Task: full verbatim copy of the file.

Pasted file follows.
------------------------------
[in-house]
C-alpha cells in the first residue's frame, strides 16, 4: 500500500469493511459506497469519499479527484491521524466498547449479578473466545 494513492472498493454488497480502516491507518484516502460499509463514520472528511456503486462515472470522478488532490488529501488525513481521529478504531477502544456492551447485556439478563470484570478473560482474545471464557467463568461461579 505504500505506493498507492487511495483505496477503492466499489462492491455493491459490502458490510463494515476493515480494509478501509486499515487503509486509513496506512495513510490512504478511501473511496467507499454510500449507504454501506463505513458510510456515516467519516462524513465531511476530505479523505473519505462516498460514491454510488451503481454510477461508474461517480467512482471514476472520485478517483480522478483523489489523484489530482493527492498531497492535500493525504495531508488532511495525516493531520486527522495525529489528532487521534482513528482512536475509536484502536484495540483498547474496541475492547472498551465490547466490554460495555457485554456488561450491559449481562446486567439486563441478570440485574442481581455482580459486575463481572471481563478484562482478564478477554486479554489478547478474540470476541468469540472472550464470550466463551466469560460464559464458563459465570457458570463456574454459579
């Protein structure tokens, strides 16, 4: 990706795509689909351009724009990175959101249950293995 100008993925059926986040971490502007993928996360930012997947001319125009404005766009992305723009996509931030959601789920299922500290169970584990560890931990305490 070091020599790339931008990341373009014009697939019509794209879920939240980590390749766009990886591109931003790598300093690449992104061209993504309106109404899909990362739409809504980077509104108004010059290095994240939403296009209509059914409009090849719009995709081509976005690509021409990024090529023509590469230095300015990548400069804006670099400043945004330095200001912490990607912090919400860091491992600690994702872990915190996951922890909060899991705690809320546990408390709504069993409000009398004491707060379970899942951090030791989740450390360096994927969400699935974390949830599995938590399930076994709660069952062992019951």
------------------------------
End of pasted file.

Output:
[in-house]
C-alpha cells in the first residue's frame, strides 16, 4: 500500500469493511459506497469519499479527484491521524466498547449479578473466545 494513492472498493454488497480502516491507518484516502460499509463514520472528511456503486462515472470522478488532490488529501488525513481521529478504531477502544456492551447485556439478563470484570478473560482474545471464557467463568461461579 505504500505506493498507492487511495483505496477503492466499489462492491455493491459490502458490510463494515476493515480494509478501509486499515487503509486509513496506512495513510490512504478511501473511496467507499454510500449507504454501506463505513458510510456515516467519516462524513465531511476530505479523505473519505462516498460514491454510488451503481454510477461508474461517480467512482471514476472520485478517483480522478483523489489523484489530482493527492498531497492535500493525504495531508488532511495525516493531520486527522495525529489528532487521534482513528482512536475509536484502536484495540483498547474496541475492547472498551465490547466490554460495555457485554456488561450491559449481562446486567439486563441478570440485574442481581455482580459486575463481572471481563478484562482478564478477554486479554489478547478474540470476541468469540472472550464470550466463551466469560460464559464458563459465570457458570463456574454459579
């Protein structure tokens, strides 16, 4: 990706795509689909351009724009990175959101249950293995 100008993925059926986040971490502007993928996360930012997947001319125009404005766009992305723009996509931030959601789920299922500290169970584990560890931990305490 070091020599790339931008990341373009014009697939019509794209879920939240980590390749766009990886591109931003790598300093690449992104061209993504309106109404899909990362739409809504980077509104108004010059290095994240939403296009209509059914409009090849719009995709081509976005690509021409990024090529023509590469230095300015990548400069804006670099400043945004330095200001912490990607912090919400860091491992600690994702872990915190996951922890909060899991705690809320546990408390709504069993409000009398004491707060379970899942951090030791989740450390360096994927969400699935974390949830599995938590399930076994709660069952062992019951």